Former public health officer Ian Inkson confirmed that no one responded to his concerns over the potential contamination of Brookvale 2 Bore in 2002.
Now, 15 years later, his complaint about an "insecure control cable duct" if actioned could have potentially prevented the campylobacter outbreak, which left 5500 people sick, 45 in hospital and possibly three dead, the inquiry heard.
In an email to Hawke's Bay Regional Council consents adviser Tim Waugh and Hastings District Council water engineer Peter Free, Mr Inkson said a bore "in his interpretation contravened rule 3" of the Proposed Resource Management Plan.
The email stated that an "insecure control cable duct" gave the potential for leakage of contamination from the surface down into the aquifer close to the drinking water bore.
"It is considered that contamination could be introduced by this bore and due to the draw down from the Brookvale 2 Bore be sucked up through that bore's water.
"It is considered that this could cause enteric contamination of the groundwater through an animal defecating in the area of the insecure duct or when floodwaters cover the ground surface most notably when at a height greater than the control cable duct."
Neither council had any record of their responses to this complaint and the inquiry was left with no significant evidence other than the email itself.
It was noted that if this complaint had been actioned adequately by the regional council in 2002, it should have led to the detection of numerous insecure bores in the vicinity of the district council's drinking water bores.
The inquiry received evidence from the district council's investigator, Mr Mananui, of at least 12 insecure bores in the vicinity of Brookvale Rd. These clearly involved a contamination risk for the drinking water source.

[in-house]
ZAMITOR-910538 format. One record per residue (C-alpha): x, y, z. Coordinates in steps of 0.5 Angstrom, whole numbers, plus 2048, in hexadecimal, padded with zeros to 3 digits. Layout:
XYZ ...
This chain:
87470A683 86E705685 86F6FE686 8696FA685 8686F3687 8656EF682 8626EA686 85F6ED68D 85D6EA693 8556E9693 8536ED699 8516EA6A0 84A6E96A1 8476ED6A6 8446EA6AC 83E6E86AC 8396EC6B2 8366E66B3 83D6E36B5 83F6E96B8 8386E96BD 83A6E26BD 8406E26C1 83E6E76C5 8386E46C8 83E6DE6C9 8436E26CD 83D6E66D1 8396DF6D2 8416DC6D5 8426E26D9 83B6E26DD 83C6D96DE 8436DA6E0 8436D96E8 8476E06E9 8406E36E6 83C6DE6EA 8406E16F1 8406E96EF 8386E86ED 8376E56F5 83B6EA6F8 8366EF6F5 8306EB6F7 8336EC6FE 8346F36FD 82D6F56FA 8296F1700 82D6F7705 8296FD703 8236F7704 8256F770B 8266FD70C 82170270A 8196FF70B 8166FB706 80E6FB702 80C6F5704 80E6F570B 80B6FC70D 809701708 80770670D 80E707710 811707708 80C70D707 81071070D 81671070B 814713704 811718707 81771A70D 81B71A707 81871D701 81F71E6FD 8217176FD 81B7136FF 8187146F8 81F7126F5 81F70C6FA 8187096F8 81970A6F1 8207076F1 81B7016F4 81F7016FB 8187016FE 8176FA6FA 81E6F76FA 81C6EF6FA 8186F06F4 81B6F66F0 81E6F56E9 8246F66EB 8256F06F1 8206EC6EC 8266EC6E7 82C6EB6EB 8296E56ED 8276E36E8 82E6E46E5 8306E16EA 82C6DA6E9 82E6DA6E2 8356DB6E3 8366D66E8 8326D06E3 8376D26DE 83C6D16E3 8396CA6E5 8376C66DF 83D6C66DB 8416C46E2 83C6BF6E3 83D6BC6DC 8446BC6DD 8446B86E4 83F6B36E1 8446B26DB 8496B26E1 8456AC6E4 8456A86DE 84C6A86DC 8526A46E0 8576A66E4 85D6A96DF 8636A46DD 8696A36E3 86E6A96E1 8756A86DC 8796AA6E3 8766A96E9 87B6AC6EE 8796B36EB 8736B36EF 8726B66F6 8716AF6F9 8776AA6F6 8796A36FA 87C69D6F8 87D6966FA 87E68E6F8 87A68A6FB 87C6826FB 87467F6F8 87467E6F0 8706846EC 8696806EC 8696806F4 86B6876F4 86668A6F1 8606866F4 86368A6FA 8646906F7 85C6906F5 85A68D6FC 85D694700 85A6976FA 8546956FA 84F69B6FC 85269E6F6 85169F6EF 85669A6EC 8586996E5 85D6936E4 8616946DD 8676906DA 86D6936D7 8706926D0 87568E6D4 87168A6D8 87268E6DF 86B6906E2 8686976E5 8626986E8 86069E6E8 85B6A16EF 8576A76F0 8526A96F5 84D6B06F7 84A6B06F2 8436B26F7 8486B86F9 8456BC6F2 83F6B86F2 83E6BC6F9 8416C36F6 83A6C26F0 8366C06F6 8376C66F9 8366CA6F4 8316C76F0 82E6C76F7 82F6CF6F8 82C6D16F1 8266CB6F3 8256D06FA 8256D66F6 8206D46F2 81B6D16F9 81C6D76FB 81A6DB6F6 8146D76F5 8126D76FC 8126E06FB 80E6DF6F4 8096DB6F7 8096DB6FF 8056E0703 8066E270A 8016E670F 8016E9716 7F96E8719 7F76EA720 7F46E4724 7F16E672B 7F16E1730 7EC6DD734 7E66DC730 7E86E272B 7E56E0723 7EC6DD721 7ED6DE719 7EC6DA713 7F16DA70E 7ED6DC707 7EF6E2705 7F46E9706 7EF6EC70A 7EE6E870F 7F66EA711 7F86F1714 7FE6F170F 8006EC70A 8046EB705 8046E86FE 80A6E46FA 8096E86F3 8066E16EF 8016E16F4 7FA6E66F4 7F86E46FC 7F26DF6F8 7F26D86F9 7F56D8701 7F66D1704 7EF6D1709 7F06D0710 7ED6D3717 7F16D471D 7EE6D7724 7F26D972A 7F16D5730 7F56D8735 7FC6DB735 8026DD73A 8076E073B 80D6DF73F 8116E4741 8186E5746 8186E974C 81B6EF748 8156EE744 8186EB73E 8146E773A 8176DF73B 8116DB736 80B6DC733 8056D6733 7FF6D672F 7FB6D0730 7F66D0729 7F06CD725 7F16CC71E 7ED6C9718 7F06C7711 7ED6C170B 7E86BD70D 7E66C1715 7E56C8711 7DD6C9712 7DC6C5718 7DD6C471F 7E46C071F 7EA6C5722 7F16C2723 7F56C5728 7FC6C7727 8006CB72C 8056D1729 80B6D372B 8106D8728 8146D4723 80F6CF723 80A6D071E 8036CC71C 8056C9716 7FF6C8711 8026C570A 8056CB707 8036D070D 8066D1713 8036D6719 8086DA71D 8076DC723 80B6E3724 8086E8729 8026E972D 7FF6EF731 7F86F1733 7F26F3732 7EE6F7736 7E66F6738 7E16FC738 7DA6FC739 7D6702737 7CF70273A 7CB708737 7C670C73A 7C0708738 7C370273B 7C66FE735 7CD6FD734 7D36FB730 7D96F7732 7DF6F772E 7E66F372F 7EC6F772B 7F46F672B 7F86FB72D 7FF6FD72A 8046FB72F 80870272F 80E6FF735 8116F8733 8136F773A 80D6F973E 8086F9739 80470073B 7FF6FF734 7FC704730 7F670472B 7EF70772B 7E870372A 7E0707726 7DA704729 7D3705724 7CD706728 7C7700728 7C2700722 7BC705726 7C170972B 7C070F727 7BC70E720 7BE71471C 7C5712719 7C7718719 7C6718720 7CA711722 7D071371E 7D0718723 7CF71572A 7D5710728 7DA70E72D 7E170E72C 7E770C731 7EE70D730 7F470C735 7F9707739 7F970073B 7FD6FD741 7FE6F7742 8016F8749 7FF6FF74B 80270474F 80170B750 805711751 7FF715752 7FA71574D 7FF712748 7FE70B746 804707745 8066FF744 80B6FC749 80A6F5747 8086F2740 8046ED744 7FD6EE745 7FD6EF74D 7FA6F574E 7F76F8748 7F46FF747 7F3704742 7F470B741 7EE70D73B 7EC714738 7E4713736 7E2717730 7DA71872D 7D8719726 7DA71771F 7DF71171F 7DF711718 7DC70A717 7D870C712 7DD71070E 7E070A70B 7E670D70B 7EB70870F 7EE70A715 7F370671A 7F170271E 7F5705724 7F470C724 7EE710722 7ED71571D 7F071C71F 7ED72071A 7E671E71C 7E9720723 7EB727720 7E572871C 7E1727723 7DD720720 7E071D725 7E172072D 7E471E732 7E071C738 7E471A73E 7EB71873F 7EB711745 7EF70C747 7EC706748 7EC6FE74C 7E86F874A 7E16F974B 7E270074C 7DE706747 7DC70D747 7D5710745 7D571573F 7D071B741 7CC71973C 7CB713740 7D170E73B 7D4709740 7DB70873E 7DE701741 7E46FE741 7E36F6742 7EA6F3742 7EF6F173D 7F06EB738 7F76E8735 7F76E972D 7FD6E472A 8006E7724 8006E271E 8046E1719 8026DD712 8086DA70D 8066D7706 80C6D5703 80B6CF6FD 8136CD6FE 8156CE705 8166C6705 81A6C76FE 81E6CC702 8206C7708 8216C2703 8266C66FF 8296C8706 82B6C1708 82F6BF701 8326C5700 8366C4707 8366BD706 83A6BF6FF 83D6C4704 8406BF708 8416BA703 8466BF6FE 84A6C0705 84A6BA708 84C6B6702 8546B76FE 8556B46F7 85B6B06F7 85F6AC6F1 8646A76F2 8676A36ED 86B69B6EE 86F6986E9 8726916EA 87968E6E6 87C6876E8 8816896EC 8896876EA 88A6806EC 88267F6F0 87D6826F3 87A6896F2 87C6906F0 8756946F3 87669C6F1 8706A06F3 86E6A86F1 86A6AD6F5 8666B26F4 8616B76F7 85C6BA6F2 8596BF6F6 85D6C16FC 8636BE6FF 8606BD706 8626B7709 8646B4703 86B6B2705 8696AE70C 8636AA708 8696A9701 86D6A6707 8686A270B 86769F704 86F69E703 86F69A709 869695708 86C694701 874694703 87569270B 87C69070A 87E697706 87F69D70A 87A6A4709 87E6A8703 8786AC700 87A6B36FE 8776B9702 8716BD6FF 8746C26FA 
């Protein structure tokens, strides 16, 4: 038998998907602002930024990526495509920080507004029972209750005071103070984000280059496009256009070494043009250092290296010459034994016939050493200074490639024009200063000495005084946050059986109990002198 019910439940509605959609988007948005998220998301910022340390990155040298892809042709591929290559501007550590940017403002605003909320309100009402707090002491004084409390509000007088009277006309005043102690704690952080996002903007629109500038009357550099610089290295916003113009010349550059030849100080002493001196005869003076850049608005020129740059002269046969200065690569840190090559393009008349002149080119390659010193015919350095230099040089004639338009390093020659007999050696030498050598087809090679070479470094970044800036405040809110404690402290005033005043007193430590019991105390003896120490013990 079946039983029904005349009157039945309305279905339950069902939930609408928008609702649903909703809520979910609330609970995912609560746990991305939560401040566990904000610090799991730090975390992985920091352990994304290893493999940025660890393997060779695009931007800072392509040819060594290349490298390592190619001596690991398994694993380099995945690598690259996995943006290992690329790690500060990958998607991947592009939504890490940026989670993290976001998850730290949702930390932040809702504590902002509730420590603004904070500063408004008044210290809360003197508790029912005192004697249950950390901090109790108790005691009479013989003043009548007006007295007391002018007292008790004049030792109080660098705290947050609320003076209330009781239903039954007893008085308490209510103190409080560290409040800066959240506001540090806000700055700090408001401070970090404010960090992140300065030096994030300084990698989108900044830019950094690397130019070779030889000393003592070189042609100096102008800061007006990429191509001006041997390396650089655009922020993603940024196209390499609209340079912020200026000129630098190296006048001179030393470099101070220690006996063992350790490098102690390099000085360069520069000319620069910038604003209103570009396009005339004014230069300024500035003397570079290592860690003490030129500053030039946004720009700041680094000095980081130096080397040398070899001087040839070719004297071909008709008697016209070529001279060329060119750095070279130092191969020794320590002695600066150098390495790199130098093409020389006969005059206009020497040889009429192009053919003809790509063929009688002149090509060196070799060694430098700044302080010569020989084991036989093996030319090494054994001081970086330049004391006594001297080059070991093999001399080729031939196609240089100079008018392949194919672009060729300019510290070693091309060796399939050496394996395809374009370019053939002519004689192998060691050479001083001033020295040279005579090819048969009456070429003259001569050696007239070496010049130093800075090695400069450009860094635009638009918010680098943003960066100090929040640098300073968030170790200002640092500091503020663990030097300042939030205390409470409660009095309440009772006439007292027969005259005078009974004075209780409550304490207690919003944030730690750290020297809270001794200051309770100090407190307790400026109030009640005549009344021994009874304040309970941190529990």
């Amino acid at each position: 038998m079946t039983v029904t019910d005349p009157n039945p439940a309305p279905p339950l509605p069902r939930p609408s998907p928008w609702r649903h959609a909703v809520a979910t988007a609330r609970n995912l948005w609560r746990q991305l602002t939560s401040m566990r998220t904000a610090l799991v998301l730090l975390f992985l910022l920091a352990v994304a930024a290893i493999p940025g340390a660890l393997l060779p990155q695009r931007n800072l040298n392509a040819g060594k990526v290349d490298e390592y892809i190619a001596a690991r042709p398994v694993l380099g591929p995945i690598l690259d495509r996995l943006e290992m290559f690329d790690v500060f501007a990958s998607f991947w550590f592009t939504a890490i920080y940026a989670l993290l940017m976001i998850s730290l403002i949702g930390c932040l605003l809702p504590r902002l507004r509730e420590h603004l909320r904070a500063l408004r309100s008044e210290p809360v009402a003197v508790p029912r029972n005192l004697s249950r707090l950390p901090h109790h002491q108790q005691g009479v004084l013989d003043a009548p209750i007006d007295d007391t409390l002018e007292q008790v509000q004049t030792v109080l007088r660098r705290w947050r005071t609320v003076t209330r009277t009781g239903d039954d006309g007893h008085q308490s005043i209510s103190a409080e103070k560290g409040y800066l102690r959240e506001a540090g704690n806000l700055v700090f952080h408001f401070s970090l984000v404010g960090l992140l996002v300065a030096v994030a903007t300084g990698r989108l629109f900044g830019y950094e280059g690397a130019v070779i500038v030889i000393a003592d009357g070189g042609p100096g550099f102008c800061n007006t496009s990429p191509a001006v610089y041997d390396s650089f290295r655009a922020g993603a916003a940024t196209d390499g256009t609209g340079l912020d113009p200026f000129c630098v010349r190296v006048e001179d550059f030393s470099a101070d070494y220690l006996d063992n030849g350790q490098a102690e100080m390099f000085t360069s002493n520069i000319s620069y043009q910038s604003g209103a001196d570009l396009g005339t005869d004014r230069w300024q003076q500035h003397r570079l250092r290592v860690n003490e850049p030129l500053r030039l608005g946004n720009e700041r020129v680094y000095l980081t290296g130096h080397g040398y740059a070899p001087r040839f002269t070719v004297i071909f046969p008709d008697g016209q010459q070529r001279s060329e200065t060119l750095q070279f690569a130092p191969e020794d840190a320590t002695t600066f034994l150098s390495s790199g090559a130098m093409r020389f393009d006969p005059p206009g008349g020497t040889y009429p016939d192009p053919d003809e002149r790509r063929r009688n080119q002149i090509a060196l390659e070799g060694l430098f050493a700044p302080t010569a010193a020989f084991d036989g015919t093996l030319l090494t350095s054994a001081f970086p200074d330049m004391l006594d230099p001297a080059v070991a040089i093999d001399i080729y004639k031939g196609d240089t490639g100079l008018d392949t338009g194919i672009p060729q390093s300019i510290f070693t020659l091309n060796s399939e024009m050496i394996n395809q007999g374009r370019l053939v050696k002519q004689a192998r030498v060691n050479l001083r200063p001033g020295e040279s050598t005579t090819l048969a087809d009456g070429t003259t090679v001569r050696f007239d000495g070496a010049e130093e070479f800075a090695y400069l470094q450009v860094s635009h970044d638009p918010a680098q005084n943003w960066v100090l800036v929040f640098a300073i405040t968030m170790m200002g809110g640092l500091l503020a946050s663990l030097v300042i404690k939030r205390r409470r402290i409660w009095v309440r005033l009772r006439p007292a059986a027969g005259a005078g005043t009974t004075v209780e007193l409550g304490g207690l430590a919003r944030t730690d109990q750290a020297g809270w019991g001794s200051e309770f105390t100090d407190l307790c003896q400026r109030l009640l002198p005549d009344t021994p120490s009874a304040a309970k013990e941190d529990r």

"Undoubtedly, the 2002 Mr Inkson email was another missed opportunity for both the regional council and the district council.
"Neither organisation identified insecure bores as a significant area of risk to the aquifer used as the source for Havelock North drinking water."
Mr Inkson told Hawke's Bay Today exclusively that after a 1998 campylobacter outbreak, he thought both councils might have been more diligent.
In 1998 there were cases of campylobacter from the same bores and the likely point of entry for contaminated surface water was a leaking power supply cable gland.
"Regrettably, while the two outbreaks shared remarkable similarities, it appears nothing was learned from the July 1998 outbreak," the inquiry stated.
The former Hawke's Bay District Health Board drinking water assessor was disappointed that he never had a response regarding his complaints.
"An email is a form of prompt writing and it is not unusual to not get a response, I guess it depends on how they view the priority of what is being said.
"I think the inquiry is justice being served and they have put together a reasonable report so I sure do hope the bore is fixed now."
Hawke's Bay Regional Council chairman Rex Graham said it was a "disgrace" that no one responded to an official representative of public health.
"If his complaint subsequently does prove to be correct it is terrible, but nevertheless even if it doesn't his email should have been taken seriously and given consideration. It is a big let-down from both councils."
Hastings Mayor Lawrence Yule agreed that the email should have been responded to and said he couldn't defend either council's actions.
"This is all part of the findings and we are looking at how this can never happen again."